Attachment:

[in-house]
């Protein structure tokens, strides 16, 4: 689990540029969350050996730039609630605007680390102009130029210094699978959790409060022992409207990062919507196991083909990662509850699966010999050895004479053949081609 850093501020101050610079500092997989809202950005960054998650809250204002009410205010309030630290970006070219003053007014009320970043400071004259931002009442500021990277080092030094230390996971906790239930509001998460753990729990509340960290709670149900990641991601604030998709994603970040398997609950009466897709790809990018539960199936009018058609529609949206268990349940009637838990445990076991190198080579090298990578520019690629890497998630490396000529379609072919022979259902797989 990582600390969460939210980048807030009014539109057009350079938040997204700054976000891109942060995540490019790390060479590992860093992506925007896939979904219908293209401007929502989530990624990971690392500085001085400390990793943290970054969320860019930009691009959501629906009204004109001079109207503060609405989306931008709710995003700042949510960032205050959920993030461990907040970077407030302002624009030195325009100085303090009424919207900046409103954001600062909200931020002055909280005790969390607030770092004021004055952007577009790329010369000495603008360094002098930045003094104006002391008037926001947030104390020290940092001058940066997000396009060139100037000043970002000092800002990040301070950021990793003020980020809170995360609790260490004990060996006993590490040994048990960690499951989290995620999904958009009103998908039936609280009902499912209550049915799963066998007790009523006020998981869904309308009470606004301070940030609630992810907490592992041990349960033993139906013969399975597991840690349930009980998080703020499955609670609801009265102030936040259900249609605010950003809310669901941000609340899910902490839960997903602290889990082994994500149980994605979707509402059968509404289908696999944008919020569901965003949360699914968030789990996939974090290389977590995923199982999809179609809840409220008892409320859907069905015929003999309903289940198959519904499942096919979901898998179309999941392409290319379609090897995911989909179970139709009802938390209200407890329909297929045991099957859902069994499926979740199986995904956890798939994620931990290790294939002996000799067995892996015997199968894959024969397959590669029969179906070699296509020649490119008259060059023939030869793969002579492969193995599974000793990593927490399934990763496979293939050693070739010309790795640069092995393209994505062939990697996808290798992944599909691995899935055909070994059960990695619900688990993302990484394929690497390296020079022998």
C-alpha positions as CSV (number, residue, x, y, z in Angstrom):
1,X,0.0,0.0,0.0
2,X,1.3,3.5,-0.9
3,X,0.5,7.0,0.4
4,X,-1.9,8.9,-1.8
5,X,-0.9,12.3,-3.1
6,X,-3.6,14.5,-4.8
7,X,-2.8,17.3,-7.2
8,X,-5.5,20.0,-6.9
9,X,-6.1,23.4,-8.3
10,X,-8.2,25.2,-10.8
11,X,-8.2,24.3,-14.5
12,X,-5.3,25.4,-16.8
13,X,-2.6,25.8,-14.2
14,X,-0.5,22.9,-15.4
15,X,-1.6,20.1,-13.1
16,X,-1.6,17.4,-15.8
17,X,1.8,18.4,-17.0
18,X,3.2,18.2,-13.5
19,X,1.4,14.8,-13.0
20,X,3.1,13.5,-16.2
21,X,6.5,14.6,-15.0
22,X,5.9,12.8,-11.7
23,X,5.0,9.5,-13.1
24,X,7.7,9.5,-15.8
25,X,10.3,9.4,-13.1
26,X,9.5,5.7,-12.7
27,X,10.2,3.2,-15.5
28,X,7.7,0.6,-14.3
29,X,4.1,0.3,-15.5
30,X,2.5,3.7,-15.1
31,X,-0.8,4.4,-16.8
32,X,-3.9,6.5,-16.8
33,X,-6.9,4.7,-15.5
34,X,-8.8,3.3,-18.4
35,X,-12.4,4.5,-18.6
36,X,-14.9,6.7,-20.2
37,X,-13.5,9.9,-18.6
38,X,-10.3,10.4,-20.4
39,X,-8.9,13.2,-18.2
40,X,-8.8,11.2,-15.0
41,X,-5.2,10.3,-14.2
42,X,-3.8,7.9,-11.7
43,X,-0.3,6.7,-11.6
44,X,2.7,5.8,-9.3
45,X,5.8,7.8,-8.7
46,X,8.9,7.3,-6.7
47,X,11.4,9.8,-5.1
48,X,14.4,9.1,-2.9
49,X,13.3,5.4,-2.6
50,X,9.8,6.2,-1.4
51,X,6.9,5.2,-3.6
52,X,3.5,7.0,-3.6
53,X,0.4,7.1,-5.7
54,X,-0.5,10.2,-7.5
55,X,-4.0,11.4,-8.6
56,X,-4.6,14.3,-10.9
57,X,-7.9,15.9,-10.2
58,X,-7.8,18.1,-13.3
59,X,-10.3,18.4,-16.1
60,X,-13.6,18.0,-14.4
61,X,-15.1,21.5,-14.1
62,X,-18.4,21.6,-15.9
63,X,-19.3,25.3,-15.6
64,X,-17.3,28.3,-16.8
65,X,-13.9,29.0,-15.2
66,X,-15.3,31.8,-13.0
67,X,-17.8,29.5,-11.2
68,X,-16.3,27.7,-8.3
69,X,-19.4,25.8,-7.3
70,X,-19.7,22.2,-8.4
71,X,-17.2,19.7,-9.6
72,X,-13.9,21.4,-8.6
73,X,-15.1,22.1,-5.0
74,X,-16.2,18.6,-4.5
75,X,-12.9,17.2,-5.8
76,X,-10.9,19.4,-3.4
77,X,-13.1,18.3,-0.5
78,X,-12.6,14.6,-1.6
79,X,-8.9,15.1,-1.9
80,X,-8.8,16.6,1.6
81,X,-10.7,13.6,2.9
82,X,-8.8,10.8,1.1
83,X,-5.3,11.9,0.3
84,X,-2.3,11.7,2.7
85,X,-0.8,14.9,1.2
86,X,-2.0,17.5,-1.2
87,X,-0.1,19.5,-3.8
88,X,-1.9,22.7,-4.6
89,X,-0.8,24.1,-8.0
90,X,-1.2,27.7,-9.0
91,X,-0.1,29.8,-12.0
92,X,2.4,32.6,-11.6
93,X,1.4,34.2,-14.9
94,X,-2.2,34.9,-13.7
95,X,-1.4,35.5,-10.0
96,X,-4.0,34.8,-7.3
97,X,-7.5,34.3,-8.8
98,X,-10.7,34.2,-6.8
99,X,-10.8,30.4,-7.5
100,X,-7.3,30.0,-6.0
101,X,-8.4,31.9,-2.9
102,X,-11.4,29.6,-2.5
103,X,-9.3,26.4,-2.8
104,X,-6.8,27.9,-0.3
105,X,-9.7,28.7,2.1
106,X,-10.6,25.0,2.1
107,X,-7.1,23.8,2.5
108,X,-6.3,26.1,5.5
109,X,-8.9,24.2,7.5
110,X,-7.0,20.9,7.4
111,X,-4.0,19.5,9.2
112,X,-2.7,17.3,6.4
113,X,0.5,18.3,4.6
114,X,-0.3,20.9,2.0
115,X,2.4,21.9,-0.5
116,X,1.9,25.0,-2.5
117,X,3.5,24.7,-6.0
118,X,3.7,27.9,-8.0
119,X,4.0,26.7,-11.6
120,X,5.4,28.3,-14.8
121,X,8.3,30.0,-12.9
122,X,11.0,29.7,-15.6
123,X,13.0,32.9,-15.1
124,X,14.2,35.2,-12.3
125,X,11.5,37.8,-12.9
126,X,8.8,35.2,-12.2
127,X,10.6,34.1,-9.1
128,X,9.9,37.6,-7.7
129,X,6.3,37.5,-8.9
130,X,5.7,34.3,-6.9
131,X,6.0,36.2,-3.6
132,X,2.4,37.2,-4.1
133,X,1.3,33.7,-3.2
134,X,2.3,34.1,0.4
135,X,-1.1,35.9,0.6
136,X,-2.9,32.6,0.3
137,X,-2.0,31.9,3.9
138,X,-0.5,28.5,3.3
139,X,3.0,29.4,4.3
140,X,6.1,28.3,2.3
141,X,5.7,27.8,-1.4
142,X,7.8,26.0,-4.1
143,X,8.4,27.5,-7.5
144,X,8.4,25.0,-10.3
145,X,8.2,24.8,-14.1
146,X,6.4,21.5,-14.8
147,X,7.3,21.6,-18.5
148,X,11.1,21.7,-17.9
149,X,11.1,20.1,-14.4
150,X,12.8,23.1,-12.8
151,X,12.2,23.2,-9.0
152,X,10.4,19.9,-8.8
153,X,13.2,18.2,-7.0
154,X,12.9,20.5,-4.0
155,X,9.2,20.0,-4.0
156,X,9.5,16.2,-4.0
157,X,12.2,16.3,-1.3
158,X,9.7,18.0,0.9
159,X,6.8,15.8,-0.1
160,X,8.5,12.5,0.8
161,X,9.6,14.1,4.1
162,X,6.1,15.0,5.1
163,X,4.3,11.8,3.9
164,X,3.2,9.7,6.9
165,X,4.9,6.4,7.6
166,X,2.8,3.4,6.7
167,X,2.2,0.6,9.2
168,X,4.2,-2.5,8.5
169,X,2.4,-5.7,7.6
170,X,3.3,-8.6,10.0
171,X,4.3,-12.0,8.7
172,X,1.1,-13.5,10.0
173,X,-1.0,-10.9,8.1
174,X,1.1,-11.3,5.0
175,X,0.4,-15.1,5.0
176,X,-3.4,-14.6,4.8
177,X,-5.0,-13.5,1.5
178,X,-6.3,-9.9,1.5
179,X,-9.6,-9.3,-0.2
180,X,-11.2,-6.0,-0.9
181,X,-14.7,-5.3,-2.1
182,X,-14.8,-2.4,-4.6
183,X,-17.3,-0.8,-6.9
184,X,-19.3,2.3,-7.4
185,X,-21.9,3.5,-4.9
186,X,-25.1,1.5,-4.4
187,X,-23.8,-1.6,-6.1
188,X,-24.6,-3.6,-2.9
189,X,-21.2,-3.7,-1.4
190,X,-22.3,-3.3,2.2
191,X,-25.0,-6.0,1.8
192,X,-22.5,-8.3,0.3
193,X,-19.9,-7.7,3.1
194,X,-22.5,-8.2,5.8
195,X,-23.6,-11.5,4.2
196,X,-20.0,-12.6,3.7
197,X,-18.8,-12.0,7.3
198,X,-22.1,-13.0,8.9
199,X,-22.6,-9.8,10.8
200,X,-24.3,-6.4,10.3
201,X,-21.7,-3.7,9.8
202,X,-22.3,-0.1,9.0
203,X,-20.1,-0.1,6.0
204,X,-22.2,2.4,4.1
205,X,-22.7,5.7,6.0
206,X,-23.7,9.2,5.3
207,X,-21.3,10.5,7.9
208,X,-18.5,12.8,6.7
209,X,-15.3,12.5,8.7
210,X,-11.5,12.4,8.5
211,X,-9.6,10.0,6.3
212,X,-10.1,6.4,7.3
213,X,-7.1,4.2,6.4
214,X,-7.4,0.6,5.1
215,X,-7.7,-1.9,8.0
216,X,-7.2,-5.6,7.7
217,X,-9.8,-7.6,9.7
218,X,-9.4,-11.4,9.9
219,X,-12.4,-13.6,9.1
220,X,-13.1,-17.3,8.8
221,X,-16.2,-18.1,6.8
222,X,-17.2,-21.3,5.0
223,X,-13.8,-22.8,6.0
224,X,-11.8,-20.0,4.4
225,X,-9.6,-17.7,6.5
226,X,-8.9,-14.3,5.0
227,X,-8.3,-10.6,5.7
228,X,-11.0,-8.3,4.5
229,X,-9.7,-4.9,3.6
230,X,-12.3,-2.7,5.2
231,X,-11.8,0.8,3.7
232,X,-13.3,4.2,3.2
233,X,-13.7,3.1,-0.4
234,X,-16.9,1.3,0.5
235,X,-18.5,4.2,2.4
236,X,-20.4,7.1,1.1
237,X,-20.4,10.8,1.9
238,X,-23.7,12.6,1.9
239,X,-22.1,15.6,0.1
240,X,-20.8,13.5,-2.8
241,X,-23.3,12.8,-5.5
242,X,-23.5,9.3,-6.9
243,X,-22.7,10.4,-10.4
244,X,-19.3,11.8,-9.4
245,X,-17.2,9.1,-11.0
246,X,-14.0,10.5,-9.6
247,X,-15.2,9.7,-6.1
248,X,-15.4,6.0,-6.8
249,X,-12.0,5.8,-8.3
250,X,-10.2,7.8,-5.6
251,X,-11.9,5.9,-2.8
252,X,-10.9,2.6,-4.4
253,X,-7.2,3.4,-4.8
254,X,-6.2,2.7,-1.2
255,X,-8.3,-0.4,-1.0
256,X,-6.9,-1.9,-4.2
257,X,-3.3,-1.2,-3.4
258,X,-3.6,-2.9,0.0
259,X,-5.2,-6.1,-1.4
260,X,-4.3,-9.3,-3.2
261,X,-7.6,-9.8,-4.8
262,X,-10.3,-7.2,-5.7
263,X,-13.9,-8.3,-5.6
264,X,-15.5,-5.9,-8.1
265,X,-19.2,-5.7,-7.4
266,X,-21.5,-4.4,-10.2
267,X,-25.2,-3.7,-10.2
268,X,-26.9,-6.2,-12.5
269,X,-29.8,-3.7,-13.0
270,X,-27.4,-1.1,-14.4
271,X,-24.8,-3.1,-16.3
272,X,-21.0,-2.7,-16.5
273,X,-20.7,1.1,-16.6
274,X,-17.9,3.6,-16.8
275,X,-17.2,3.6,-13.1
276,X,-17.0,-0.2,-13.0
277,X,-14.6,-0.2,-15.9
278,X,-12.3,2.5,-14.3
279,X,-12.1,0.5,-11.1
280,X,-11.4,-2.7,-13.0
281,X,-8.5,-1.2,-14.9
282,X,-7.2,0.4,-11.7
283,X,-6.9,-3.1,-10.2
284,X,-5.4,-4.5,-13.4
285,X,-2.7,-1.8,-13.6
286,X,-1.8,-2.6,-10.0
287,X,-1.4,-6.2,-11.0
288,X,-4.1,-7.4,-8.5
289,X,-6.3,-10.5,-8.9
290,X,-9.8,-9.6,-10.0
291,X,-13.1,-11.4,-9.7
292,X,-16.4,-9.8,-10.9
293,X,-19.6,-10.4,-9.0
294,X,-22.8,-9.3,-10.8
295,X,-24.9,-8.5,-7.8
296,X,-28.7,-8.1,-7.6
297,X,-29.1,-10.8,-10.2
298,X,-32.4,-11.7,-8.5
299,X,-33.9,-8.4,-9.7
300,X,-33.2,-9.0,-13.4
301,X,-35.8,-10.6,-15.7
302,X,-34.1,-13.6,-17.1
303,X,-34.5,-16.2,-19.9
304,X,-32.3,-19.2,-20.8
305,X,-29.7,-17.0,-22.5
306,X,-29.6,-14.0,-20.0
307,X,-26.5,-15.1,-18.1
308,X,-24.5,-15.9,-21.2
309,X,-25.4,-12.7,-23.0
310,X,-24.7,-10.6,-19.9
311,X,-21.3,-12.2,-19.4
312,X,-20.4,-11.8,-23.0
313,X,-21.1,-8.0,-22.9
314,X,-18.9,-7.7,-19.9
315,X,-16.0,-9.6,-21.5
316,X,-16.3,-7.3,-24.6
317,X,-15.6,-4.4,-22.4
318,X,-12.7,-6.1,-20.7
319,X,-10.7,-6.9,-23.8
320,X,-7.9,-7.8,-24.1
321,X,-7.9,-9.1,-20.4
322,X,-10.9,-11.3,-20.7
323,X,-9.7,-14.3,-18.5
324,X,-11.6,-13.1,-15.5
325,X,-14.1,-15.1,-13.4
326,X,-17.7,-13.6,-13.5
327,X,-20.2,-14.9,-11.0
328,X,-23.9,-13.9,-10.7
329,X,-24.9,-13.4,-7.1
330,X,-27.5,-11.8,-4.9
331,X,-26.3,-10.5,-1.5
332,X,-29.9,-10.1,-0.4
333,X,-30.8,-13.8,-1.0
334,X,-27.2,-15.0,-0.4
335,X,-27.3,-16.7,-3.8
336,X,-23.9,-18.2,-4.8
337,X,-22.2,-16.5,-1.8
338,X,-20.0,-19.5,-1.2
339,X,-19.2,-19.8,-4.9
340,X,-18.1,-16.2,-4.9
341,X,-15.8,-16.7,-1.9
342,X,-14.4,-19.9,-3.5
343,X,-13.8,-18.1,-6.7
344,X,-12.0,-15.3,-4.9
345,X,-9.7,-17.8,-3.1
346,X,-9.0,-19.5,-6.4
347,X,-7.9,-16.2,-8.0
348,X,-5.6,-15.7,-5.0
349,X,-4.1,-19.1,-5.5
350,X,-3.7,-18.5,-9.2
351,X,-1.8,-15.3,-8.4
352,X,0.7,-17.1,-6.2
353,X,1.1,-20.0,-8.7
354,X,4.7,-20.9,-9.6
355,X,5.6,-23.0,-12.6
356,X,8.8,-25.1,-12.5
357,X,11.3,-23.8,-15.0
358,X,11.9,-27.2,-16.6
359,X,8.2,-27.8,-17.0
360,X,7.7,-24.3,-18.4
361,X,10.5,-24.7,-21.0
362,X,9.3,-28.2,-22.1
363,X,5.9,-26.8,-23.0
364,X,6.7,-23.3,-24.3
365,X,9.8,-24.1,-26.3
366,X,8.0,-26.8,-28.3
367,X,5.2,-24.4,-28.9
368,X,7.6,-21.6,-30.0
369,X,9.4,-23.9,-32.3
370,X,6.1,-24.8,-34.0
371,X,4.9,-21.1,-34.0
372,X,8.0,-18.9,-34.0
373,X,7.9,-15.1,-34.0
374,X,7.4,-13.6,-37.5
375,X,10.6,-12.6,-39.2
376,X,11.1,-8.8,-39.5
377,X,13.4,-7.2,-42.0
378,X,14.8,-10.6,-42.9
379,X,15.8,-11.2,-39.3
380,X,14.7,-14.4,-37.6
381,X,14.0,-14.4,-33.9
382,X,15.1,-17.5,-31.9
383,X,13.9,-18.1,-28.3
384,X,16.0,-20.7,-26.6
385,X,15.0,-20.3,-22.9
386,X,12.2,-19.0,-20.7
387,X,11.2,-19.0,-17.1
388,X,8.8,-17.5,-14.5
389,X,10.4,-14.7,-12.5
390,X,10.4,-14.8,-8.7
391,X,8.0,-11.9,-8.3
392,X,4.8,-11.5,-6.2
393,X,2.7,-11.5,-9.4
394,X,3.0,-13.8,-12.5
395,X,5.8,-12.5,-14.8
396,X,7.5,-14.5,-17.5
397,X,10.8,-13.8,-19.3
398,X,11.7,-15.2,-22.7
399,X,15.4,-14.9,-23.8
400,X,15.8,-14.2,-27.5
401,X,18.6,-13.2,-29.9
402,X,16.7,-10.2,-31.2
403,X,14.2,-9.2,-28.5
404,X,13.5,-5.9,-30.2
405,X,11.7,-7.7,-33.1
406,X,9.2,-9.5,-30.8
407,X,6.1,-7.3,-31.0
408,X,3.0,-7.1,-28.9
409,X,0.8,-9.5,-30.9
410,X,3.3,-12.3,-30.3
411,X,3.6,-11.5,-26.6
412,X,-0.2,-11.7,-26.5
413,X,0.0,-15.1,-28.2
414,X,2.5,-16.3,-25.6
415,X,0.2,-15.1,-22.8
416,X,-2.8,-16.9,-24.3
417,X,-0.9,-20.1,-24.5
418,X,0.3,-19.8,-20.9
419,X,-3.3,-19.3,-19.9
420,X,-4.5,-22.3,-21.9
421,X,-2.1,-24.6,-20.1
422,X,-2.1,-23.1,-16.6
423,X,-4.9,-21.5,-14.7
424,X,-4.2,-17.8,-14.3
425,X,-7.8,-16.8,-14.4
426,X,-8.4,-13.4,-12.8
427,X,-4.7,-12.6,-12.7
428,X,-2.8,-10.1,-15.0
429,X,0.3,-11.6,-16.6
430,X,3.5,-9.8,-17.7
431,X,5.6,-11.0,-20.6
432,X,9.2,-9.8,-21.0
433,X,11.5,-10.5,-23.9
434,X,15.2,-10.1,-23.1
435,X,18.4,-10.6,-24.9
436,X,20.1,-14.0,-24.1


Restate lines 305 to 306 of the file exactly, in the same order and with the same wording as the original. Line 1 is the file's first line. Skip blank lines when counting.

302,X,-34.1,-13.6,-17.1
303,X,-34.5,-16.2,-19.9